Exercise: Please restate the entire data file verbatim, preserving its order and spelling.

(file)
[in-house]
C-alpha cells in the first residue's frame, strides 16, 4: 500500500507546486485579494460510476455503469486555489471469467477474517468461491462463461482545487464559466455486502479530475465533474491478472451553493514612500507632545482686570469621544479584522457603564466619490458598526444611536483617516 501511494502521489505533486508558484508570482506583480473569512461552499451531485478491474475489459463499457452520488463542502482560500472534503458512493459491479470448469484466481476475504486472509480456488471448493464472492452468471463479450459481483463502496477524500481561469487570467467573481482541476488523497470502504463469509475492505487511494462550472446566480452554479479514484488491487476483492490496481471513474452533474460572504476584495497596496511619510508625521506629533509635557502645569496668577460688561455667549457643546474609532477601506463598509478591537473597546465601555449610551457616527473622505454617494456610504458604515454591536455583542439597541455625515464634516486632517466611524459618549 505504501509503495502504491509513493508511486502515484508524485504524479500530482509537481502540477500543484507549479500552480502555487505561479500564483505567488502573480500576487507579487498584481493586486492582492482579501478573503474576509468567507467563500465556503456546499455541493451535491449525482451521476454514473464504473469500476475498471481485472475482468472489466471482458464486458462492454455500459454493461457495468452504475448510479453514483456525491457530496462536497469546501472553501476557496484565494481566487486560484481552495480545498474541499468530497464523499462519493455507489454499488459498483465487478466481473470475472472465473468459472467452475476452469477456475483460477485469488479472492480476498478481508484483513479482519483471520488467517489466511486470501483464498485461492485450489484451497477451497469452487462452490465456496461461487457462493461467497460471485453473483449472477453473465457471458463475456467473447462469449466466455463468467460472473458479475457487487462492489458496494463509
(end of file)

[in-house]
C-alpha cells in the first residue's frame, strides 16, 4: 500500500507546486485579494460510476455503469486555489471469467477474517468461491462463461482545487464559466455486502479530475465533474491478472451553493514612500507632545482686570469621544479584522457603564466619490458598526444611536483617516 501511494502521489505533486508558484508570482506583480473569512461552499451531485478491474475489459463499457452520488463542502482560500472534503458512493459491479470448469484466481476475504486472509480456488471448493464472492452468471463479450459481483463502496477524500481561469487570467467573481482541476488523497470502504463469509475492505487511494462550472446566480452554479479514484488491487476483492490496481471513474452533474460572504476584495497596496511619510508625521506629533509635557502645569496668577460688561455667549457643546474609532477601506463598509478591537473597546465601555449610551457616527473622505454617494456610504458604515454591536455583542439597541455625515464634516486632517466611524459618549 505504501509503495502504491509513493508511486502515484508524485504524479500530482509537481502540477500543484507549479500552480502555487505561479500564483505567488502573480500576487507579487498584481493586486492582492482579501478573503474576509468567507467563500465556503456546499455541493451535491449525482451521476454514473464504473469500476475498471481485472475482468472489466471482458464486458462492454455500459454493461457495468452504475448510479453514483456525491457530496462536497469546501472553501476557496484565494481566487486560484481552495480545498474541499468530497464523499462519493455507489454499488459498483465487478466481473470475472472465473468459472467452475476452469477456475483460477485469488479472492480476498478481508484483513479482519483471520488467517489466511486470501483464498485461492485450489484451497477451497469452487462452490465456496461461487457462493461467497460471485453473483449472477453473465457471458463475456467473447462469449466466455463468467460472473458479475457487487462492489458496494463509